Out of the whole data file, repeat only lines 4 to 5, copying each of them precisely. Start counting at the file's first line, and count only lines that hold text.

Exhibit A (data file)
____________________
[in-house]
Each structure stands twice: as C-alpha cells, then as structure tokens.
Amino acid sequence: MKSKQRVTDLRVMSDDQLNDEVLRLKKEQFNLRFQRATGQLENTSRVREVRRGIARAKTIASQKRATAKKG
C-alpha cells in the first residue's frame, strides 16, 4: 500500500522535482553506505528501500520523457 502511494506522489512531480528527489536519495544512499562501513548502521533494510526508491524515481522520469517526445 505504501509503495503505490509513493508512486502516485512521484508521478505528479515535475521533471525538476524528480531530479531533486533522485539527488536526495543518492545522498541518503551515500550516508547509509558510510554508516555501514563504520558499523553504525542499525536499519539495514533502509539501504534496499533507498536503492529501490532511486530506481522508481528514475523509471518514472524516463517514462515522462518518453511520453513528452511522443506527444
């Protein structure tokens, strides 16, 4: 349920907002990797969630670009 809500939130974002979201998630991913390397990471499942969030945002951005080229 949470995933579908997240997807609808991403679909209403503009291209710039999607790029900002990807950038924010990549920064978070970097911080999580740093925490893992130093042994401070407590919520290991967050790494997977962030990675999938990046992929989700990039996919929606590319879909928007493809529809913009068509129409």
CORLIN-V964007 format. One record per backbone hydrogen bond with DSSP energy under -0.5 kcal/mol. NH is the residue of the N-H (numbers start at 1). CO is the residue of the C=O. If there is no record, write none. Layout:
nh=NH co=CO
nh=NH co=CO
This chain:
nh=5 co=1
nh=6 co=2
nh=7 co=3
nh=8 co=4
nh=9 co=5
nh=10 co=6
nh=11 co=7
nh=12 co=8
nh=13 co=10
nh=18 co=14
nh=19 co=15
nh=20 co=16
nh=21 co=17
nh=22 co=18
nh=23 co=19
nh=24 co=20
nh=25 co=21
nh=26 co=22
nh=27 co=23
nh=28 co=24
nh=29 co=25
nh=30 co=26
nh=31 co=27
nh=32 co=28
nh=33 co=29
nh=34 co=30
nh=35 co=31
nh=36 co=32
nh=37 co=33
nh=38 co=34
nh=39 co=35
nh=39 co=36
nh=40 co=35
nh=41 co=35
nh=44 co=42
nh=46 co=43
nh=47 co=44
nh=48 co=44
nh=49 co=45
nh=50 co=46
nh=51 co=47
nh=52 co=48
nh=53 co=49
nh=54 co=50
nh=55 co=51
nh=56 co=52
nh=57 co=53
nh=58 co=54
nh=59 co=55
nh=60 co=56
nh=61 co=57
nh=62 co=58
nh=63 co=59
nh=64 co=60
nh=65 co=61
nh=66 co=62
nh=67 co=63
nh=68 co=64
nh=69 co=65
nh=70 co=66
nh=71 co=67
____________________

C-alpha cells in the first residue's frame, strides 16, 4: 500500500522535482553506505528501500520523457 502511494506522489512531480528527489536519495544512499562501513548502521533494510526508491524515481522520469517526445 505504501509503495503505490509513493508512486502516485512521484508521478505528479515535475521533471525538476524528480531530479531533486533522485539527488536526495543518492545522498541518503551515500550516508547509509558510510554508516555501514563504520558499523553504525542499525536499519539495514533502509539501504534496499533507498536503492529501490532511486530506481522508481528514475523509471518514472524516463517514462515522462518518453511520453513528452511522443506527444
């Protein structure tokens, strides 16, 4: 349920907002990797969630670009 809500939130974002979201998630991913390397990471499942969030945002951005080229 949470995933579908997240997807609808991403679909209403503009291209710039999607790029900002990807950038924010990549920064978070970097911080999580740093925490893992130093042994401070407590919520290991967050790494997977962030990675999938990046992929989700990039996919929606590319879909928007493809529809913009068509129409």